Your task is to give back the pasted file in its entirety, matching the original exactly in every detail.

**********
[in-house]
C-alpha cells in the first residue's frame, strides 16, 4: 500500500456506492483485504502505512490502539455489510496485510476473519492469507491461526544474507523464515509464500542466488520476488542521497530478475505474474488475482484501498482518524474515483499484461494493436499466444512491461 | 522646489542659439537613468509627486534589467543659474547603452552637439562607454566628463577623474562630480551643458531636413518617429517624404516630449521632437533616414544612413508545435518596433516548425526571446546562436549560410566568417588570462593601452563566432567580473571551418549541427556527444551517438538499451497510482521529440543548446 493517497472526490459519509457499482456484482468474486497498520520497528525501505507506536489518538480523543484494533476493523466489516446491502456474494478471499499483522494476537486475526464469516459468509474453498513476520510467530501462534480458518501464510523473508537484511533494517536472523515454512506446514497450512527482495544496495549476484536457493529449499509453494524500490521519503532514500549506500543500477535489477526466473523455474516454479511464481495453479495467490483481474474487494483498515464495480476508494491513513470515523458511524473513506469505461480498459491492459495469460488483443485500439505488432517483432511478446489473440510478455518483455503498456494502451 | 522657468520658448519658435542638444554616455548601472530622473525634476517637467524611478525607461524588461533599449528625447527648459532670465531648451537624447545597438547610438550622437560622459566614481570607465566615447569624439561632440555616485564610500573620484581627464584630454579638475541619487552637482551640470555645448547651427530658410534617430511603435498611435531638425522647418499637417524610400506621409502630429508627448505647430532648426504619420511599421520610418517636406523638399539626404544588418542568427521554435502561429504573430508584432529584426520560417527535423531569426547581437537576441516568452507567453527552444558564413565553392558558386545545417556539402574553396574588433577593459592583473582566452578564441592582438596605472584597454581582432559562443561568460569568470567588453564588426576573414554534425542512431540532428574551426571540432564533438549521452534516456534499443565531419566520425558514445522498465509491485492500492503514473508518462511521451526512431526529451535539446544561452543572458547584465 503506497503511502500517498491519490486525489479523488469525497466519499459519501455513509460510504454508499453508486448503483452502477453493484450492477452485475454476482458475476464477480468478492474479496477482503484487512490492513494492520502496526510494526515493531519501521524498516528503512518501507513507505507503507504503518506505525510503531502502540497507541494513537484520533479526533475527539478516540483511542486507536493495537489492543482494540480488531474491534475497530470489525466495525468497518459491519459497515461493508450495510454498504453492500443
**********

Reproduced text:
[in-house]
C-alpha cells in the first residue's frame, strides 16, 4: 500500500456506492483485504502505512490502539455489510496485510476473519492469507491461526544474507523464515509464500542466488520476488542521497530478475505474474488475482484501498482518524474515483499484461494493436499466444512491461 | 522646489542659439537613468509627486534589467543659474547603452552637439562607454566628463577623474562630480551643458531636413518617429517624404516630449521632437533616414544612413508545435518596433516548425526571446546562436549560410566568417588570462593601452563566432567580473571551418549541427556527444551517438538499451497510482521529440543548446 493517497472526490459519509457499482456484482468474486497498520520497528525501505507506536489518538480523543484494533476493523466489516446491502456474494478471499499483522494476537486475526464469516459468509474453498513476520510467530501462534480458518501464510523473508537484511533494517536472523515454512506446514497450512527482495544496495549476484536457493529449499509453494524500490521519503532514500549506500543500477535489477526466473523455474516454479511464481495453479495467490483481474474487494483498515464495480476508494491513513470515523458511524473513506469505461480498459491492459495469460488483443485500439505488432517483432511478446489473440510478455518483455503498456494502451 | 522657468520658448519658435542638444554616455548601472530622473525634476517637467524611478525607461524588461533599449528625447527648459532670465531648451537624447545597438547610438550622437560622459566614481570607465566615447569624439561632440555616485564610500573620484581627464584630454579638475541619487552637482551640470555645448547651427530658410534617430511603435498611435531638425522647418499637417524610400506621409502630429508627448505647430532648426504619420511599421520610418517636406523638399539626404544588418542568427521554435502561429504573430508584432529584426520560417527535423531569426547581437537576441516568452507567453527552444558564413565553392558558386545545417556539402574553396574588433577593459592583473582566452578564441592582438596605472584597454581582432559562443561568460569568470567588453564588426576573414554534425542512431540532428574551426571540432564533438549521452534516456534499443565531419566520425558514445522498465509491485492500492503514473508518462511521451526512431526529451535539446544561452543572458547584465 503506497503511502500517498491519490486525489479523488469525497466519499459519501455513509460510504454508499453508486448503483452502477453493484450492477452485475454476482458475476464477480468478492474479496477482503484487512490492513494492520502496526510494526515493531519501521524498516528503512518501507513507505507503507504503518506505525510503531502502540497507541494513537484520533479526533475527539478516540483511542486507536493495537489492543482494540480488531474491534475497530470489525466495525468497518459491519459497515461493508450495510454498504453492500443